During the six-week internship, I worked on a variety of projects that ranged from drafting legislative summaries to conducting research for policy memos and preparing documents for congressional hearings. In my first week, I drafted the official summary for the Burma Unified through Rigorous Military Accountability Act of 2019 (H.R.3190— the BURMA Act of 2019). The BURMA Act of 2019 includes congressional findings on the human rights abuses in Burma, sanctions responsible actors, and authorizes humanitarian assistance to support the Rohingya and other ethnic minorities displaced by conflict in Burma and Bangladesh.
Last semester, I took a class on global forced migration, which explored the challenges of reconciling state sovereignty and human rights in refugee and forced migration policy. Through that class, I learned about the contemporary challenges the Rohingya face in their homeland in Burma and the ecological and infrastructural challenges the government of Bangladesh faces in hosting over 700,000 Rohingya refugees. This first project allowed me to apply my understanding of the refugee crisis to legislation addressing the plight of the Rohingya. This was a very meaningful experience as I not only applied what I learned in class to practice but also helped advance legislation that advocates for some of the world’s most vulnerable populations. Throughout the rest of my tenure on the House Foreign Affairs Committee, I worked on organizing cosponsors for the bill and helped oversee the introduction of the bill into the committee.
While my first project was within my scope of study, I also worked on several projects in functional and regional portfolios that I did not have previous experience with. The policy memo I wrote on fifth generation (5G) technology required me to conduct research on the technical mechanisms of 5G and the implications of first-mover advantage within the telecommunications sector. In the past, I had read about 5G in relation to Huawei and great power competition between the U.S. and China, but I did not have a thorough understanding of 5G and its distinct features compared to 4G LTE. Similarly, when I was preparing an information sheet on Fiji, Papua New Guinea and the Marshall Islands for a congressional staff delegation to the Pacific Islands, I got to learn about a region that I was previously unfamiliar with. These projects allowed me to simultaneously expand my understanding of important issue areas and strengthen my practical skills in research and memo writing.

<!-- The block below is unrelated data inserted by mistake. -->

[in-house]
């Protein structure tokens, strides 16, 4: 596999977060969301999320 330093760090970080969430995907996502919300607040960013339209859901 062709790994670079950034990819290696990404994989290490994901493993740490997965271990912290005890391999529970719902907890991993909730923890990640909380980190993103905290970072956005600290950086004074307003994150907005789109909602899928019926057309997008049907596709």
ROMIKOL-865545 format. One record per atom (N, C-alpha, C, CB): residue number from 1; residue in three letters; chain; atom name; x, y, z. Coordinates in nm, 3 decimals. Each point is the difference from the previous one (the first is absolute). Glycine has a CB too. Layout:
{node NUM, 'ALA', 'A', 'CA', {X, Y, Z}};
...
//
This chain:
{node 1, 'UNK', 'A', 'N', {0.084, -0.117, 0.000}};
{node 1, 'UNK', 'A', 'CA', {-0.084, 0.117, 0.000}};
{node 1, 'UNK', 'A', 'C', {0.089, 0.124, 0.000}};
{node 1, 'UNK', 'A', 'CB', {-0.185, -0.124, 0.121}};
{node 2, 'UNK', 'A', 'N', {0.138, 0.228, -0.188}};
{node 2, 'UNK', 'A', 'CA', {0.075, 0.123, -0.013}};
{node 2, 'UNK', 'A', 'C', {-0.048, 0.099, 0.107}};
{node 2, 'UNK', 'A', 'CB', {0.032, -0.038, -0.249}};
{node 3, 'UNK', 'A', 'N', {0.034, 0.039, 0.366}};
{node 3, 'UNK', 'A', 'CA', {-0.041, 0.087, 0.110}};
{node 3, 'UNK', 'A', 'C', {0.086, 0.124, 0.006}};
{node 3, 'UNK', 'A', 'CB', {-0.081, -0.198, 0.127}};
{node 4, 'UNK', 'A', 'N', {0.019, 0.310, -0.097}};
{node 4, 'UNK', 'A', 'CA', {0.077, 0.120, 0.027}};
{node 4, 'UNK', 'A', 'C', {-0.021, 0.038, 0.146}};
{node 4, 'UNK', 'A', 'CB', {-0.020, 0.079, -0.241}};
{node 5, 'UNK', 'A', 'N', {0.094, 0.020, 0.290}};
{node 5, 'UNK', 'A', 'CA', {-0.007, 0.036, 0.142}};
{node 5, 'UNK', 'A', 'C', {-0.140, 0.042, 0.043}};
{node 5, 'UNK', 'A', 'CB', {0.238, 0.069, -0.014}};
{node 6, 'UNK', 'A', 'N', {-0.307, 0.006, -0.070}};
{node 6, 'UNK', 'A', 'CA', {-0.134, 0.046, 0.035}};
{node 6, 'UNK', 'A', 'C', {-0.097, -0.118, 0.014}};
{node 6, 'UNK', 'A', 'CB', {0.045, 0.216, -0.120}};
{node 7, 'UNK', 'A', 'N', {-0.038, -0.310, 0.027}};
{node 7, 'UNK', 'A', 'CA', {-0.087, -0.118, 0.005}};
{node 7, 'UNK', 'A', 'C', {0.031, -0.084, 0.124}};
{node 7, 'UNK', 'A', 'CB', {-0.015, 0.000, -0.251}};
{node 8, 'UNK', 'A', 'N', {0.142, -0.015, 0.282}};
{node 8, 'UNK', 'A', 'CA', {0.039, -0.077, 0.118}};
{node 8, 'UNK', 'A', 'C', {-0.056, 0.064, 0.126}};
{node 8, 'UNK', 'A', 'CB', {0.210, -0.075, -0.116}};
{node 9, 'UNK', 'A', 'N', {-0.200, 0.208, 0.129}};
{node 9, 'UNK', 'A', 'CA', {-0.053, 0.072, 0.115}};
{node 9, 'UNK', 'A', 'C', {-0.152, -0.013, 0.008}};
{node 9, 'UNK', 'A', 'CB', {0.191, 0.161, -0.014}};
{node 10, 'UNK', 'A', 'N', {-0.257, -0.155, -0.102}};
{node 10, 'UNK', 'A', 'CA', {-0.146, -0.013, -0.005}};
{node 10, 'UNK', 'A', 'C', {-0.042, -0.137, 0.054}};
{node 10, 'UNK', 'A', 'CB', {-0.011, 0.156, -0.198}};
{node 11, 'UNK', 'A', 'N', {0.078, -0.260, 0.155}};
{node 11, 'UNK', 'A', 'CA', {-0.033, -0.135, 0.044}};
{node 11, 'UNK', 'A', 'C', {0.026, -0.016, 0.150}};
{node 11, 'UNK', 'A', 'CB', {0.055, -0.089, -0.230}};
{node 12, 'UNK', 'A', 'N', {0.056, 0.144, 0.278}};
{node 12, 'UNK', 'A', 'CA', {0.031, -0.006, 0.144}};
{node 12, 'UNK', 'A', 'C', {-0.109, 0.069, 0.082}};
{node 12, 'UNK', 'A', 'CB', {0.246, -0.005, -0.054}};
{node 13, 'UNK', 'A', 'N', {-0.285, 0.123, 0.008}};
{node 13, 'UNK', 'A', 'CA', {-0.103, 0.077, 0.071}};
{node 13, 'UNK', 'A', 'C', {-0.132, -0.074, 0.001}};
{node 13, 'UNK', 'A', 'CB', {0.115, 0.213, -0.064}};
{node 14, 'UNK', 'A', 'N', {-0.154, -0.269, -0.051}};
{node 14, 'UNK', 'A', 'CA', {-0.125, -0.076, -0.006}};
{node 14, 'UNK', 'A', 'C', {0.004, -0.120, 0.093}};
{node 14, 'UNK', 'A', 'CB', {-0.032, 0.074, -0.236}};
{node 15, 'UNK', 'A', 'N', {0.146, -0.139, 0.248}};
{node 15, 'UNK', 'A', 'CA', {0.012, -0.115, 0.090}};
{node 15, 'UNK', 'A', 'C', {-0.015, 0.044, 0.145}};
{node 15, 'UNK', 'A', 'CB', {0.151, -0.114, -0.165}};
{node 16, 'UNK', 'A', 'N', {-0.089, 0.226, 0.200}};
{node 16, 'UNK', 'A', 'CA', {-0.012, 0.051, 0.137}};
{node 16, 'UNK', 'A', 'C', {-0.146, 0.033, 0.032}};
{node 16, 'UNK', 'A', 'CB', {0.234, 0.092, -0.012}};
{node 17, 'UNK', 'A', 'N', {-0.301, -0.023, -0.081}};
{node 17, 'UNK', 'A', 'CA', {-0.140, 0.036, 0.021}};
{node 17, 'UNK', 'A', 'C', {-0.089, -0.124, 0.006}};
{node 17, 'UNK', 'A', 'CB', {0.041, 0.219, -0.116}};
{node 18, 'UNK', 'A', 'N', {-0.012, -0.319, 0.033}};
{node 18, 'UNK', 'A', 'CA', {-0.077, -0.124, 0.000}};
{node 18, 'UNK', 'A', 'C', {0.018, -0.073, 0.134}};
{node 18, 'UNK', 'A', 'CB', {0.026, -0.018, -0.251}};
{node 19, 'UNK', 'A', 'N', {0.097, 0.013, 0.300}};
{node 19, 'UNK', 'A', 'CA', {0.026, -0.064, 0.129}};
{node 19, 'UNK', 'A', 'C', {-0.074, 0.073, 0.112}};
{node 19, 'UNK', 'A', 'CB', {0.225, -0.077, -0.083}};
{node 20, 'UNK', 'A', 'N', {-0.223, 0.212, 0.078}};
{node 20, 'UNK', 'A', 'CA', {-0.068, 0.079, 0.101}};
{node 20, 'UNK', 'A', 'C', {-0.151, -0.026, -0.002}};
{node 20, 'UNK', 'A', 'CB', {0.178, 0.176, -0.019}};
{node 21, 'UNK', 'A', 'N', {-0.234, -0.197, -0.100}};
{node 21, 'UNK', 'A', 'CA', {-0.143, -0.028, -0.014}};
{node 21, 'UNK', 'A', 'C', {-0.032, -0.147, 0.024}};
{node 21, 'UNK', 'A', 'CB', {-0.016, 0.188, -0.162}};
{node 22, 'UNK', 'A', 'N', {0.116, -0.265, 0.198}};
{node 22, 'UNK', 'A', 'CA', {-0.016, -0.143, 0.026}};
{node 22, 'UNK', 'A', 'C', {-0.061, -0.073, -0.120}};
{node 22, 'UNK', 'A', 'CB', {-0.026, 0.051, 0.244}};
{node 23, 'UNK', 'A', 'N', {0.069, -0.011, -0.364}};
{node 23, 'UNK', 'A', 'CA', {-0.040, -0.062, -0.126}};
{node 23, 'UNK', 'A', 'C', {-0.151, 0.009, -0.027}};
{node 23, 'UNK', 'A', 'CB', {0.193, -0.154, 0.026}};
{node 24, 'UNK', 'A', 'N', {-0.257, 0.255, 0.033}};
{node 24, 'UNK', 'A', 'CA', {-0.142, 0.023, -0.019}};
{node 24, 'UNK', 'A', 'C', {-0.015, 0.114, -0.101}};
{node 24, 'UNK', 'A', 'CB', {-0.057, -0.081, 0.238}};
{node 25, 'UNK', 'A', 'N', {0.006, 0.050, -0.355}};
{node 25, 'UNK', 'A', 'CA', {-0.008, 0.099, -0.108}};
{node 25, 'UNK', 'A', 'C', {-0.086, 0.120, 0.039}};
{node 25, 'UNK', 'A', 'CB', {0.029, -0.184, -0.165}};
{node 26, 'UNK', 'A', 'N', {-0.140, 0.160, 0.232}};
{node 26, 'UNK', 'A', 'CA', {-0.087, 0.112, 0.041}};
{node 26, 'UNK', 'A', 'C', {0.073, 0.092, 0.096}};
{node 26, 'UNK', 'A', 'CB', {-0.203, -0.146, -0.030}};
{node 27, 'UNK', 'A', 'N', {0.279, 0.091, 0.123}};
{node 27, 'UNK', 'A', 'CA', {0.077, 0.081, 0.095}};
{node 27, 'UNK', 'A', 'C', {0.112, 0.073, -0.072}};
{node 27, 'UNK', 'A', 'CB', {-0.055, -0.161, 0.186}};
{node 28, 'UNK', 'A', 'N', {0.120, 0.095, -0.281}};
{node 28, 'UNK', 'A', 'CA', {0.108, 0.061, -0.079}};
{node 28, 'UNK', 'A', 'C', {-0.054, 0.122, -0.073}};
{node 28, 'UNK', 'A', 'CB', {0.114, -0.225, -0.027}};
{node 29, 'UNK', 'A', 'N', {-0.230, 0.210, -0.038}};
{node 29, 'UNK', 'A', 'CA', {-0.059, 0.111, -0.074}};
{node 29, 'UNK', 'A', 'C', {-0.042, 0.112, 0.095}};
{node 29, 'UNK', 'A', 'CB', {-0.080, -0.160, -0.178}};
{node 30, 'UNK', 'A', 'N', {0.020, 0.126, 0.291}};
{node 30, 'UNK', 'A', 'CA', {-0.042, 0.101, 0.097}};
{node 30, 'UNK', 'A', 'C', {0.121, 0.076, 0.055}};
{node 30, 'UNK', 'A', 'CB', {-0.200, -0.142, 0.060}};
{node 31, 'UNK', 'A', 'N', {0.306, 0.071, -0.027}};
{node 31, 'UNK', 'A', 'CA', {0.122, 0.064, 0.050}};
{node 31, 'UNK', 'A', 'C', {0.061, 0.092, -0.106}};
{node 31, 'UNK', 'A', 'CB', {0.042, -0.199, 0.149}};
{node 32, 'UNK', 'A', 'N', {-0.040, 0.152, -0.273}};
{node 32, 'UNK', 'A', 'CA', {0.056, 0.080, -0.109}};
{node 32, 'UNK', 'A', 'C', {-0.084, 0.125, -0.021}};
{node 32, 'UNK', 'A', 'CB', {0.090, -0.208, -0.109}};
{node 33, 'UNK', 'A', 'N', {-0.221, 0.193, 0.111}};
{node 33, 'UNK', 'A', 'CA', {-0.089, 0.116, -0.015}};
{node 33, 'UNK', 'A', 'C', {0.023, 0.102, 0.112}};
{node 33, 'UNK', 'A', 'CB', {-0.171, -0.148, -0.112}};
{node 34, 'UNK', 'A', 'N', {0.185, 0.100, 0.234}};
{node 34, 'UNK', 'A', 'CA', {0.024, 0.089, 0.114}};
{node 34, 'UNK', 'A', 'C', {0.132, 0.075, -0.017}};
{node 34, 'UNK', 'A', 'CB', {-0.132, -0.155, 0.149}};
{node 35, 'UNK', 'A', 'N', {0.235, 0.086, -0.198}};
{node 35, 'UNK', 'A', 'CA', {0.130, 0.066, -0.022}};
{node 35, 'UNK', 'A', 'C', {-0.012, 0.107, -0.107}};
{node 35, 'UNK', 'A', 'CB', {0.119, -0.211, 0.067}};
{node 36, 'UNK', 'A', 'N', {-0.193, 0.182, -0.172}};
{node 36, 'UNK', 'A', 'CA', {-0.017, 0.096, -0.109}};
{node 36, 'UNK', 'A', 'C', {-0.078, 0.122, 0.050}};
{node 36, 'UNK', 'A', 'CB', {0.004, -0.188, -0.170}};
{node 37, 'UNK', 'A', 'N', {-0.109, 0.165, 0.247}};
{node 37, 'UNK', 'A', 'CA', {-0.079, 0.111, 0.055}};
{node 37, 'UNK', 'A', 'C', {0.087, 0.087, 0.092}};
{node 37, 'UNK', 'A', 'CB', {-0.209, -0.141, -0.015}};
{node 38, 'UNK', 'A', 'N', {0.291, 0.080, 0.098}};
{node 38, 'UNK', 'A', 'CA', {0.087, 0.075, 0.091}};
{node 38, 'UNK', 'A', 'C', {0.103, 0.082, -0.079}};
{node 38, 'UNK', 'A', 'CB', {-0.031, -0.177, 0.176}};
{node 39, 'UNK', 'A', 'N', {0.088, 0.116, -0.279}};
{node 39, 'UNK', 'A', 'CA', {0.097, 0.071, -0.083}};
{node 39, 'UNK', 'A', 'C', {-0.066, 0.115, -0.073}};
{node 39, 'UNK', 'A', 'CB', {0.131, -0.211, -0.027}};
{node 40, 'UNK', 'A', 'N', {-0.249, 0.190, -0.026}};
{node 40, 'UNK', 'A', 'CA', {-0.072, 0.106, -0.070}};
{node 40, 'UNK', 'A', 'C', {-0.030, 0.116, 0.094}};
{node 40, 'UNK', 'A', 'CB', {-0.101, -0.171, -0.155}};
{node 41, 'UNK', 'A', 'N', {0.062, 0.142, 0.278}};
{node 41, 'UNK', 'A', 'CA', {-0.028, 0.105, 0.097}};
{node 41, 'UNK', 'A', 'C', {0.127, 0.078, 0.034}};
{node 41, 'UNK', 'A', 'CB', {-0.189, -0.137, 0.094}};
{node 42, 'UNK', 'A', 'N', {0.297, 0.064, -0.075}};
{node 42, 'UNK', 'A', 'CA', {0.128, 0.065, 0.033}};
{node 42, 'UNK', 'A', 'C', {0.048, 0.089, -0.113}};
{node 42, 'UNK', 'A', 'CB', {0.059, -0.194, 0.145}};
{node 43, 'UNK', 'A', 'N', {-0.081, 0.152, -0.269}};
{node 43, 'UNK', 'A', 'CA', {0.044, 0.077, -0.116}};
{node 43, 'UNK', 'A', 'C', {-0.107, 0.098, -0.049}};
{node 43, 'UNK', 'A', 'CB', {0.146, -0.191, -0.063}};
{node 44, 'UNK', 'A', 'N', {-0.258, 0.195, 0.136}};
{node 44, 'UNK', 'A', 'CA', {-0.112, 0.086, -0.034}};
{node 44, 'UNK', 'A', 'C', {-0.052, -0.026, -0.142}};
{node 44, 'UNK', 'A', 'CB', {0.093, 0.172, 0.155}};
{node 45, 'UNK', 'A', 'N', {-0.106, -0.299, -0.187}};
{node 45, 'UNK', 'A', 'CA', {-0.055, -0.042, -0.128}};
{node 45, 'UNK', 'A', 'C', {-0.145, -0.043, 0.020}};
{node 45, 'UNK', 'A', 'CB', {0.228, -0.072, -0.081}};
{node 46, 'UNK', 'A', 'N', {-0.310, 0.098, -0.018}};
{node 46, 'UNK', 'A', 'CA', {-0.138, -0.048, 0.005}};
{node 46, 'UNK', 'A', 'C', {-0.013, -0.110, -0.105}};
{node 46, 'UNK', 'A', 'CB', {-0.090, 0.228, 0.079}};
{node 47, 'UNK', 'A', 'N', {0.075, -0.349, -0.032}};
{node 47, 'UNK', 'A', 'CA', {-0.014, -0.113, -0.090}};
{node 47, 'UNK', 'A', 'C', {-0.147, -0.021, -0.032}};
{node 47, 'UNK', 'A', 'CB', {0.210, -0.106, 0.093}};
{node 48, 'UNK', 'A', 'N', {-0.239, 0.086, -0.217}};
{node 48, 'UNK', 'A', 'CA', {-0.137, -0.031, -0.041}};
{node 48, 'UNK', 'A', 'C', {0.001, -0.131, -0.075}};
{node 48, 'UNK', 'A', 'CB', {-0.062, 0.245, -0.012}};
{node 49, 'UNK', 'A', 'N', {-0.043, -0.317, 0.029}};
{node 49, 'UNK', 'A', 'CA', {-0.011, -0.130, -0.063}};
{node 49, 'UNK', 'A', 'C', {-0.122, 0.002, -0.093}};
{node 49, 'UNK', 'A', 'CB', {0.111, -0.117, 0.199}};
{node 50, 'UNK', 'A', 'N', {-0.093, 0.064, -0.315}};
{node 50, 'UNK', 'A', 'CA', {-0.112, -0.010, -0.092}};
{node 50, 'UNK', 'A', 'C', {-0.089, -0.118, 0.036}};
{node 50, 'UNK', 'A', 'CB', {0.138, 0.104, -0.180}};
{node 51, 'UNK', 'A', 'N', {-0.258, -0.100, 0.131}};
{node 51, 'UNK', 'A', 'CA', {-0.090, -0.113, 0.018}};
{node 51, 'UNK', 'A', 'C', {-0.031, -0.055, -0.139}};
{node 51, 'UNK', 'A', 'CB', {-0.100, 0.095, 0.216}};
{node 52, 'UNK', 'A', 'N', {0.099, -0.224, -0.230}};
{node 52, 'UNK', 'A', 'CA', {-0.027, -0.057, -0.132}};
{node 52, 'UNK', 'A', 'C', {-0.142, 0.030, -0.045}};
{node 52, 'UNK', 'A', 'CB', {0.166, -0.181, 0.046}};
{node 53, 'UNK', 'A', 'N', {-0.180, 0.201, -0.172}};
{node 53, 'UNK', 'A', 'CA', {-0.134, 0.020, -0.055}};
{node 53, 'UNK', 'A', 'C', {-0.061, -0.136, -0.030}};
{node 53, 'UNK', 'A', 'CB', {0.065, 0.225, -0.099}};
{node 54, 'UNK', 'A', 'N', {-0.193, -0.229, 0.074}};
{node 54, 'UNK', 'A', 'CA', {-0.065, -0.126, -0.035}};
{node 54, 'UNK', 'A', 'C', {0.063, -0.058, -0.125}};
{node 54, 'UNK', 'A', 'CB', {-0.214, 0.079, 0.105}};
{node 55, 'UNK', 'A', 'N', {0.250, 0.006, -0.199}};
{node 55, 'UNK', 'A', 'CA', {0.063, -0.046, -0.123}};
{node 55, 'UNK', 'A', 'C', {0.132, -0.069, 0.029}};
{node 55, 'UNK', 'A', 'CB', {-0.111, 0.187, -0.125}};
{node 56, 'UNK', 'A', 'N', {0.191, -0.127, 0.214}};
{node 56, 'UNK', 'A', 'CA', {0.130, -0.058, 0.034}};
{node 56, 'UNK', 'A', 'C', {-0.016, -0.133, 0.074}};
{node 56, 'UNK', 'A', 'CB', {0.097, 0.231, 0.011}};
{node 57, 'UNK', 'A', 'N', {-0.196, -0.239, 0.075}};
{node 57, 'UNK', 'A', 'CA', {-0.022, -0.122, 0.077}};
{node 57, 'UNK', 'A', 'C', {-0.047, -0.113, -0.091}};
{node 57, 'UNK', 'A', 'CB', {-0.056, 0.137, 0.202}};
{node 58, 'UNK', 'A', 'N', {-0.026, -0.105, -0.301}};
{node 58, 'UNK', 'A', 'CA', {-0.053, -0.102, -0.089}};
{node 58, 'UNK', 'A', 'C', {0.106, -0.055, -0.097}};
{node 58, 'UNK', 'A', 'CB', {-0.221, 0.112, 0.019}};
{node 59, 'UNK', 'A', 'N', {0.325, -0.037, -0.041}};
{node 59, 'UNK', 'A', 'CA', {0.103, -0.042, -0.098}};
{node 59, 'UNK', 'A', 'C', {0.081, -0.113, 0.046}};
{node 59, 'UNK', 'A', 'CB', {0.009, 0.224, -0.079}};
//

In addition to the projects I worked on, the opportunity to network on Capitol Hill was an integral component of my internship. In conversation with senior professional staff and policy analysts, I learned about the different avenues through which legislation is conceived and the process of shepherding a bill from inception into law. I learned how staffers were able to champion issue areas they were personally passionate about and the process of devising strategic legislation to tackle some of the world’s most pressing challenges. On a more personal level, I was able to connect with staff who were alumni of my school and learn about their career trajectories post-graduation. They took a genuine interest in learning about my career goals and offered unique insights into available opportunities within government and beyond.
During my internship in Capitol Hill, I saw first-hand the threads of civic engagement and service that make the United States unique. I witnessed the diversity of the American experience and the important role the United States plays throughout the world. I am confident that the knowledge and experience I gained on the Hill will guide me as I pursue a career in foreign affairs.
By Tenzin Rangdol, member of the first class of Lodi Gyari Fellows